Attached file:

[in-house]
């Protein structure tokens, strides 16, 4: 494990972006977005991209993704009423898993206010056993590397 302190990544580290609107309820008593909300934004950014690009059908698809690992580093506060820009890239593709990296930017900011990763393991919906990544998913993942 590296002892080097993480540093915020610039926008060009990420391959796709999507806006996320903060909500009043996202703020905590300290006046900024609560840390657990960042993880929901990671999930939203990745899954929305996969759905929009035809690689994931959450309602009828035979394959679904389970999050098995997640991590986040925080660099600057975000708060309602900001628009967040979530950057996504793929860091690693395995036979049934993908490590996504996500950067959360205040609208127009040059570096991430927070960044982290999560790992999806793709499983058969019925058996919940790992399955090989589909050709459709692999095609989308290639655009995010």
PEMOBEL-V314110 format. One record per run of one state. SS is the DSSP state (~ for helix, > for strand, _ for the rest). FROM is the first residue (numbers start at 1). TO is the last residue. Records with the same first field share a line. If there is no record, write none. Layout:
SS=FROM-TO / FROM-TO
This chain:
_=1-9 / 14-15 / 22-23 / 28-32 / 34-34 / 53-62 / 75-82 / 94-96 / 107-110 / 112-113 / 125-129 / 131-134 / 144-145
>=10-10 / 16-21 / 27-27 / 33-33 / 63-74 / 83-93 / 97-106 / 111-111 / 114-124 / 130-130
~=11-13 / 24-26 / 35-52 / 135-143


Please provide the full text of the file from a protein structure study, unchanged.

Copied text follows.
[in-house]
């Protein structure tokens, strides 16, 4: 494990972006977005991209993704009423898993206010056993590397 302190990544580290609107309820008593909300934004950014690009059908698809690992580093506060820009890239593709990296930017900011990763393991919906990544998913993942 590296002892080097993480540093915020610039926008060009990420391959796709999507806006996320903060909500009043996202703020905590300290006046900024609560840390657990960042993880929901990671999930939203990745899954929305996969759905929009035809690689994931959450309602009828035979394959679904389970999050098995997640991590986040925080660099600057975000708060309602900001628009967040979530950057996504793929860091690693395995036979049934993908490590996504996500950067959360205040609208127009040059570096991430927070960044982290999560790992999806793709499983058969019925058996919940790992399955090989589909050709459709692999095609989308290639655009995010």
PEMOBEL-V314110 format. One record per run of one state. SS is the DSSP state (~ for helix, > for strand, _ for the rest). FROM is the first residue (numbers start at 1). TO is the last residue. Records with the same first field share a line. If there is no record, write none. Layout:
SS=FROM-TO / FROM-TO
This chain:
_=1-9 / 14-15 / 22-23 / 28-32 / 34-34 / 53-62 / 75-82 / 94-96 / 107-110 / 112-113 / 125-129 / 131-134 / 144-145
>=10-10 / 16-21 / 27-27 / 33-33 / 63-74 / 83-93 / 97-106 / 111-111 / 114-124 / 130-130
~=11-13 / 24-26 / 35-52 / 135-143